Stylish South Granville
The Business Improvement Area
Established in 1907, the South Granville Business Improvement Area is south of Vancouver’s Downtown and north of the Kitsilano, Fairview, and Shaughnessy neighbourhoods. The area runs along Granville Street from the Granville Street Bridge over False Creek south to 16th Avenue, where the grand residences of Shaughnessy replace the shops, restaurants, and art galleries of South Granville.
When Vancouver as a city was three years old, South Granville already was an exclusive location and desirable destination before the first Granville Street Bridge went up across False Creek in 1889 to connect it to Downtown. Center Street became Granville Street in 1907. In the fall of that year, plans began for development of what would be First Shaughnessy, 423 acres between West 15th and King Edward avenues from Oak Street west to the BC Electric Railway interurban line to Lulu Island. New First Shaughnessy residents shopped on South Granville, establishing standards of high quality still extant today. Galleries and the Stanley Theatre followed, and the area acquired its cultural caché.
The Stanley Theater
The Stanley opened on the street between 11th and 12th avenues in December 1930 with a Lilian Gish movie, One Romantic Night. The Stanley was the only Vancouver theatre where juveniles could see not one but two Saturday matinees for ten cents. Granville Street and the Stanley went into decline during the ’80s, and it closed in 1991. After some talk of tearing it down, it rose again in 1997 as a fully refurbished venue for live performances. Whether for films or plays, the Stanley has been a major neighbourhood attraction, proof that the lively arts contribute much to neighbourhood prosperity and prestige.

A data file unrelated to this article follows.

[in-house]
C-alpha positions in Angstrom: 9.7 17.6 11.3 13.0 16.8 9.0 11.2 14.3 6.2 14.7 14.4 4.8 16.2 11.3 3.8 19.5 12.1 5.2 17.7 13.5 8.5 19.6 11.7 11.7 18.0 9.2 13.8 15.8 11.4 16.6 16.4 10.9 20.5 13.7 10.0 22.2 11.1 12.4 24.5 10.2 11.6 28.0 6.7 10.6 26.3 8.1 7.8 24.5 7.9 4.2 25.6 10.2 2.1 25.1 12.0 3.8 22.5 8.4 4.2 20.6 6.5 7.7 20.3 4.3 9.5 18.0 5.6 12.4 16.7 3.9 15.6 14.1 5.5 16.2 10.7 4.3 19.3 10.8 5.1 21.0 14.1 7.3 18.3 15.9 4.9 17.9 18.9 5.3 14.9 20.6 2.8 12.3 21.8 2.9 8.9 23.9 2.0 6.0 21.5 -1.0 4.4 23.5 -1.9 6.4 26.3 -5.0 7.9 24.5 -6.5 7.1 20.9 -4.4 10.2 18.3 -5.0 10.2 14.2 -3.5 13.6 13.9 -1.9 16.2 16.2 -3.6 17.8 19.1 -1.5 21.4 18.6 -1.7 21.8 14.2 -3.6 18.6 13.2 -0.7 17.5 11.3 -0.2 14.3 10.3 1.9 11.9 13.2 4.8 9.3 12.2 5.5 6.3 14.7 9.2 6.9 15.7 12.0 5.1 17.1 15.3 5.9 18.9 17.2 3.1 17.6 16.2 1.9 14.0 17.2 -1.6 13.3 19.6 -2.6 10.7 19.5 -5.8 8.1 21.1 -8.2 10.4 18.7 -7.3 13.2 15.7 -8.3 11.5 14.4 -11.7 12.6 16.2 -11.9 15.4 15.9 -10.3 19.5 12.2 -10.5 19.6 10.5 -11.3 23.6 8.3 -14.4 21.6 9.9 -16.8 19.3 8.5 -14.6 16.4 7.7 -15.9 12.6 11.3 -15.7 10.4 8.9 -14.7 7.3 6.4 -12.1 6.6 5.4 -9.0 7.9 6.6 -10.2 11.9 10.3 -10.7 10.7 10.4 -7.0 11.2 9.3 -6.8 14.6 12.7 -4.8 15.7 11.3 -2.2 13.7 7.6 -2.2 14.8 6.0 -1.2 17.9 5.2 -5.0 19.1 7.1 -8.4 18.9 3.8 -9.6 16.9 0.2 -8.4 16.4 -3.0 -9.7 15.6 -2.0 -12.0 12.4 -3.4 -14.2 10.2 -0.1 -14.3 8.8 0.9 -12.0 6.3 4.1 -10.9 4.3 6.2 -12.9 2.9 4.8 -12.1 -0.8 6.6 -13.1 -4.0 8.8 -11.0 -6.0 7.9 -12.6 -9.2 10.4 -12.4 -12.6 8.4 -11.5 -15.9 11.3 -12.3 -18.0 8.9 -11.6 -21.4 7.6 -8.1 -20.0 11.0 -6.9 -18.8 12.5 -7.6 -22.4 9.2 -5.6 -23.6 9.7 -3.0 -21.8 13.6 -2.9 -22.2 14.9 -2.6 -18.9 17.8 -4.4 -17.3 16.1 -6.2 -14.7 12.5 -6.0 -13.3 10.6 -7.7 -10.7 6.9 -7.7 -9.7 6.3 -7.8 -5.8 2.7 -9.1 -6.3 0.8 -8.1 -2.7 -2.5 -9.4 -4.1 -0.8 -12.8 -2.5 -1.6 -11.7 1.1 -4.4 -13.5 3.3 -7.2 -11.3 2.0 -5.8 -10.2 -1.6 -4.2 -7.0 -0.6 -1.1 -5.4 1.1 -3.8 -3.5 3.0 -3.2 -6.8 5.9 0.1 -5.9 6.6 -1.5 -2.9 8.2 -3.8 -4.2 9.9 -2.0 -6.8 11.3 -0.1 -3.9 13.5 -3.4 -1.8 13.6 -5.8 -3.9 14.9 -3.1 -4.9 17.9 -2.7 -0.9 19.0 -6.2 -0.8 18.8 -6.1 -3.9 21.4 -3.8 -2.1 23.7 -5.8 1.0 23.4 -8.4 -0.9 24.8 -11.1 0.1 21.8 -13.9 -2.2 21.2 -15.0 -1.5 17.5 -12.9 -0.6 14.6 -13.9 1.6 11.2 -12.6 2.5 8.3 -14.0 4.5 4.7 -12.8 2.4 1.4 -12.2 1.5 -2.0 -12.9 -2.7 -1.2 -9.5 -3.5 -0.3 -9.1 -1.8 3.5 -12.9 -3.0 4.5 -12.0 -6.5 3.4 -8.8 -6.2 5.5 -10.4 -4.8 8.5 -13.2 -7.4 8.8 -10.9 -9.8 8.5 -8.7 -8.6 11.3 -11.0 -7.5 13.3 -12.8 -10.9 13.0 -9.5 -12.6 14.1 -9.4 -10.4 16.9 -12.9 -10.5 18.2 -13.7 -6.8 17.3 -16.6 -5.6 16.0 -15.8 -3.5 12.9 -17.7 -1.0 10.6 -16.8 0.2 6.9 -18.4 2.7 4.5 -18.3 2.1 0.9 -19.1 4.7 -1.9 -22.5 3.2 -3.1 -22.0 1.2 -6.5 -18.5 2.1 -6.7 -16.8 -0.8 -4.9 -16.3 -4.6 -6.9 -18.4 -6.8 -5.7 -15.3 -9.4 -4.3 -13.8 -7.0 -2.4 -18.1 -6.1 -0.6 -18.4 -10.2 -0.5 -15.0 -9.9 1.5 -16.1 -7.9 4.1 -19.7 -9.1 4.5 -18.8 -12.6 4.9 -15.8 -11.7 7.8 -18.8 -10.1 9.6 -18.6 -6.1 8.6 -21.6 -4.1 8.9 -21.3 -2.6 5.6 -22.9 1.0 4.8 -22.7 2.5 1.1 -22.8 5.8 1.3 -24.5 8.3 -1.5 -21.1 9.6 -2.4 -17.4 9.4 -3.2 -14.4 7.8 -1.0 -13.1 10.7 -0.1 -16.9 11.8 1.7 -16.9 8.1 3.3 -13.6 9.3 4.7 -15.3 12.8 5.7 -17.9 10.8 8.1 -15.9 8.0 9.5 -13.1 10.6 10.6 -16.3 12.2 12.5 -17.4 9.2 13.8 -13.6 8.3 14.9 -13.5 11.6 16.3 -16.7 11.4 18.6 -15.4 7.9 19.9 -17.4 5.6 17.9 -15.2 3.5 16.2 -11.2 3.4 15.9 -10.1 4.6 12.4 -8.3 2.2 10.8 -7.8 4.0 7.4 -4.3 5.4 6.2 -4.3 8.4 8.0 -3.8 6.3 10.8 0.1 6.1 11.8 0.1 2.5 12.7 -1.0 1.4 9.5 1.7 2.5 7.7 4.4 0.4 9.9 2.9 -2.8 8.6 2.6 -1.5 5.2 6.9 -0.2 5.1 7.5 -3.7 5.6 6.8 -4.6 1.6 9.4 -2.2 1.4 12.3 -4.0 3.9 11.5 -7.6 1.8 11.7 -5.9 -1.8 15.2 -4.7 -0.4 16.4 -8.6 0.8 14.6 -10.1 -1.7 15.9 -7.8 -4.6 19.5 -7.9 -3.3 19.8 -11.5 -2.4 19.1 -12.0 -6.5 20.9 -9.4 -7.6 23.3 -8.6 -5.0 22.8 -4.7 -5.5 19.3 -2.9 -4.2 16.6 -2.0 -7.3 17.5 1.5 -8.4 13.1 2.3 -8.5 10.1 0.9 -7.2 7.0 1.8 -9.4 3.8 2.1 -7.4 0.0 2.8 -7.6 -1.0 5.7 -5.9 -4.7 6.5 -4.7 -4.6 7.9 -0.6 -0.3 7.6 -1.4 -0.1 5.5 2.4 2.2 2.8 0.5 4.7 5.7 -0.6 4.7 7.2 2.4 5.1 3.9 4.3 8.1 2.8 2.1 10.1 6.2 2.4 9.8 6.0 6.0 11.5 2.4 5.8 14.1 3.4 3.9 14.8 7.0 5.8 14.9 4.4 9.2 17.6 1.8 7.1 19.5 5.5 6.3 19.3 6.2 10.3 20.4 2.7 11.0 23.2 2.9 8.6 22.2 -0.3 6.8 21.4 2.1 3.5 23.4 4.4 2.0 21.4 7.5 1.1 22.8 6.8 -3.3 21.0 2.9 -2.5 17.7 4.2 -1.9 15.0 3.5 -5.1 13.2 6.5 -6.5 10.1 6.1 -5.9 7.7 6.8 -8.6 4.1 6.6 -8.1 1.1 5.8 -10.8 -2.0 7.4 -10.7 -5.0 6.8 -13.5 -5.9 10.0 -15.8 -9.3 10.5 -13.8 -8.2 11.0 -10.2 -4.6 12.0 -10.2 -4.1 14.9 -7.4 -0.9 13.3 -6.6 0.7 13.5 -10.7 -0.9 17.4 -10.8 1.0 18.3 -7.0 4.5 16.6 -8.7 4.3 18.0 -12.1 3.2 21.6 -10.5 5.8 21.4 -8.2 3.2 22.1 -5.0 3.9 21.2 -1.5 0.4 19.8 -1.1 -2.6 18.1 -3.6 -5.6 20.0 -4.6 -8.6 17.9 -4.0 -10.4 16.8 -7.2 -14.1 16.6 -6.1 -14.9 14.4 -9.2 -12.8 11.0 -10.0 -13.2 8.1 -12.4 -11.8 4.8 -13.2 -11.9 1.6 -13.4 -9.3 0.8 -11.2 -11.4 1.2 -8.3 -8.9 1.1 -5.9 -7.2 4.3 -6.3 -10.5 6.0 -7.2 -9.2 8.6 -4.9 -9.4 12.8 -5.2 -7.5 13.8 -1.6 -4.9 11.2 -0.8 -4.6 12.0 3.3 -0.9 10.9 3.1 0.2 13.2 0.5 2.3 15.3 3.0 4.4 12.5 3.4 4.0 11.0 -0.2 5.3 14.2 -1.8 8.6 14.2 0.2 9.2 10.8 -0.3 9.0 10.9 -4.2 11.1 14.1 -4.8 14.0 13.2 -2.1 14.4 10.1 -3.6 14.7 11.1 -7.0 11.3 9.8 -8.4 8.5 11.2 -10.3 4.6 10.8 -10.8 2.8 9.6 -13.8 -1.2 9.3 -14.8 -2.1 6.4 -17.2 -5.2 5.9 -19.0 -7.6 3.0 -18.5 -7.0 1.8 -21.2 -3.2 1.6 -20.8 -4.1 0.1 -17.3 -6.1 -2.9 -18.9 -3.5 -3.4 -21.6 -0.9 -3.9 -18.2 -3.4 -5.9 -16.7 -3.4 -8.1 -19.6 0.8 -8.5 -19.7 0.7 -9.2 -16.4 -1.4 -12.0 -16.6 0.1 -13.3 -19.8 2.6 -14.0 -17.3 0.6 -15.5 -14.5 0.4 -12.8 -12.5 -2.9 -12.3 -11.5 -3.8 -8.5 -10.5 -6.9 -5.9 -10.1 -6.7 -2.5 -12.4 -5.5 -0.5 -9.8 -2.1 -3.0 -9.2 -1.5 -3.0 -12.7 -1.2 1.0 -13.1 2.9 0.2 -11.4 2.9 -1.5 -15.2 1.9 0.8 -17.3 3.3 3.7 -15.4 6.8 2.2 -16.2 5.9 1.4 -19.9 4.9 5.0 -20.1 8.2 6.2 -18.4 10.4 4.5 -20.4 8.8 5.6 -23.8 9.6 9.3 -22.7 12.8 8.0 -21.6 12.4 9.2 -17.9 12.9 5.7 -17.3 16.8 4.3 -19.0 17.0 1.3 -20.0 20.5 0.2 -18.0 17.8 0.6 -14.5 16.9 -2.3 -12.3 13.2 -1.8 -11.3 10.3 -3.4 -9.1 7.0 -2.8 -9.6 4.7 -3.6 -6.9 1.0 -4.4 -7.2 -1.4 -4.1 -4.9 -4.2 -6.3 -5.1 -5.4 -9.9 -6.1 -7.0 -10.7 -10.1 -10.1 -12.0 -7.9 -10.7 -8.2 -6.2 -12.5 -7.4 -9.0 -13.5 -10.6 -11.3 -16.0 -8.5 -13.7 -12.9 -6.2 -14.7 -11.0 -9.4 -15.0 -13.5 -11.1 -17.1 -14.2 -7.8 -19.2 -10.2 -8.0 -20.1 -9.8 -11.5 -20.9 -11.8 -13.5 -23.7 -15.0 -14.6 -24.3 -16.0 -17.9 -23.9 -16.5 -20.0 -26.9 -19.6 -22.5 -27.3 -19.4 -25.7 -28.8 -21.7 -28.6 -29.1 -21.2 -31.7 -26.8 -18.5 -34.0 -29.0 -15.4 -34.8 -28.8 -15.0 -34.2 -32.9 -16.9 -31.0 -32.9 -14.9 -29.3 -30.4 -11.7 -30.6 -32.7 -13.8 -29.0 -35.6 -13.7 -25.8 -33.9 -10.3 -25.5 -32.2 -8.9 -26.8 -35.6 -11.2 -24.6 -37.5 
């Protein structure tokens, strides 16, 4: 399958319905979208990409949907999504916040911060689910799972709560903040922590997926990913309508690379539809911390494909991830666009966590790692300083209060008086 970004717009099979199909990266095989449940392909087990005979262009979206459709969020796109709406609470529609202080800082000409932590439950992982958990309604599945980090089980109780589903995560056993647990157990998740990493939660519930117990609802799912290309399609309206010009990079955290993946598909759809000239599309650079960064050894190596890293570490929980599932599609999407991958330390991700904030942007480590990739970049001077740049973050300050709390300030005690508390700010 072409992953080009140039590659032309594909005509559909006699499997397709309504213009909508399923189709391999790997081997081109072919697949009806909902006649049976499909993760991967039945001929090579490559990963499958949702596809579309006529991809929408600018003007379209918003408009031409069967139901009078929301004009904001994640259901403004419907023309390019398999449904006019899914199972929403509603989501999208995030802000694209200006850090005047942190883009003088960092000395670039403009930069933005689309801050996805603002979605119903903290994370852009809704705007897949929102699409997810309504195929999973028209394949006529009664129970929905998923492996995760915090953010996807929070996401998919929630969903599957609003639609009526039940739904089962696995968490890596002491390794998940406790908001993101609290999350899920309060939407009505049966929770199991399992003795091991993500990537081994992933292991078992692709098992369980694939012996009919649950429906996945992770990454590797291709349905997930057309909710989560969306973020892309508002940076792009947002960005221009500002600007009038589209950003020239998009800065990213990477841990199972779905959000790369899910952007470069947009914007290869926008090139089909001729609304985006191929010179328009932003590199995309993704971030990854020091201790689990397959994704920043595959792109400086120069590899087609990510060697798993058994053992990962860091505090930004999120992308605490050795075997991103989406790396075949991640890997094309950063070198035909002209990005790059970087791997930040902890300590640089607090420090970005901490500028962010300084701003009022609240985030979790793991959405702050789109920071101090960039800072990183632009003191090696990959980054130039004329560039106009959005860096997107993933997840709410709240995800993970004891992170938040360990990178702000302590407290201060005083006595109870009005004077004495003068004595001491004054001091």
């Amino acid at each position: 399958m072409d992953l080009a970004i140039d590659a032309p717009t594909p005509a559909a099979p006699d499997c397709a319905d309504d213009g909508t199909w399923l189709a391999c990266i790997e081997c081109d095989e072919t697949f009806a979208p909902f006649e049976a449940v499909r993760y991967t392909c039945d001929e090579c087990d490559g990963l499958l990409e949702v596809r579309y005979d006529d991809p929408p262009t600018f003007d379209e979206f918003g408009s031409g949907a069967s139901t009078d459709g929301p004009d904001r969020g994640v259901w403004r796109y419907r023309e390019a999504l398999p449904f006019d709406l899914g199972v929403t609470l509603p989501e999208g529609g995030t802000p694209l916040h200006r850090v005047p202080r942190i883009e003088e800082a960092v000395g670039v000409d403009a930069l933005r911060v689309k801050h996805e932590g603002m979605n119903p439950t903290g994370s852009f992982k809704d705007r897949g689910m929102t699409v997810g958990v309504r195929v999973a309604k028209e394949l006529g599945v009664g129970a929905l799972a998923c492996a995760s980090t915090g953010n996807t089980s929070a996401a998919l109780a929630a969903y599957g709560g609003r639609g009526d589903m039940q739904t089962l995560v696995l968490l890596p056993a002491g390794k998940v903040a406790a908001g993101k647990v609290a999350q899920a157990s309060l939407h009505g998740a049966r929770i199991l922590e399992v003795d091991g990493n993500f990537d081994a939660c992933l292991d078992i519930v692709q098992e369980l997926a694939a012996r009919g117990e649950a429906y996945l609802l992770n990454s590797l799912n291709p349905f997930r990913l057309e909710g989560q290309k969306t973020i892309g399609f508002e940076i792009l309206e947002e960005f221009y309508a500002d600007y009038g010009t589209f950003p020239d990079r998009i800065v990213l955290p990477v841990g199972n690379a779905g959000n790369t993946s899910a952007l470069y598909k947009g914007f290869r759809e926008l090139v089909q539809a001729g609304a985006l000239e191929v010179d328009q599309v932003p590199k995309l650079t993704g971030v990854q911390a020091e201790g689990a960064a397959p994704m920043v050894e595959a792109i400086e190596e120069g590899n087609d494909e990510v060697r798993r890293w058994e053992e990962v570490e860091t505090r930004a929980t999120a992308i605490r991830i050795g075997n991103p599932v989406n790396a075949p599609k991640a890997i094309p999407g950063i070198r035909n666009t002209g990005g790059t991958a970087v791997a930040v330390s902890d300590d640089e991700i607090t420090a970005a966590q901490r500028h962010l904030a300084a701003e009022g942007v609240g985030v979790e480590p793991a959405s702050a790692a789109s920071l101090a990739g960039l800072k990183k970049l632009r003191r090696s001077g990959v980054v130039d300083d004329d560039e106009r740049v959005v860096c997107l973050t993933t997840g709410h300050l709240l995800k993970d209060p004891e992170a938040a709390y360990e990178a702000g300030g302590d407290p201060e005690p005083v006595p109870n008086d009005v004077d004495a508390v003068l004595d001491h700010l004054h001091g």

The Granville Street Bridge
The present steel and concrete Granville Street Bridge, nearly a mile long and 90 feet high over Granville Island and False Creek, was the only eight-lane bridge on the continent outside New York City when it opened in 1954. The bridge supplanted an earlier structure that in 1909 had replaced the 1886 original.
Before construction began in 1951, politicians had tried to build a new bridge since 1945. A 1948 newspaper editorial complained that of “Vancouver’s obsolete bridges” “the Granville Bridge, because of its slippery surface, its pitted and rotted roadways, its wooden construction, its wooden approaches and the dangerous curve-in at its lift-spans mended with smooth-worn planks, is by far the worst.”
In Vancouver, few would dispute that the highest concentration of art, antiques, painting, sculpture, and unique curiosities are in South Granville’s Gallery Row, the nerve centre of Vancouver’s art community for 40 years. Fourteen galleries cluster along this stretch of Granville Street between 5th Avenue and Broadway.
To list a few, Bau-Xi, the oldest contemporary gallery in Vancouver, exhibits paintings, sculpture, prints, and drawings. Heffel, “Canada’s National Fine Art Auction House” in the historic Heffel Building at 7th Avenue, displays and previews inventory in an expansive 7,500-foot space. Uno Langmann Limited specializes in European and North American paintings from the 18th, 19th, and early 20th centuries. The gallery showcases a careful selection of antique furniture, silver, and objets d’art in elegant, neo-classical surroundings. Douglas Reynolds Gallery, founded in 1995 between 7th and 8th avenues, specializes in historic and contemporary Northwest Coast aboriginal art. The gallery exhibits museum-quality artifacts of aluminum, bronze, glass, and resin in bentwood boxes, masks, and totem poles.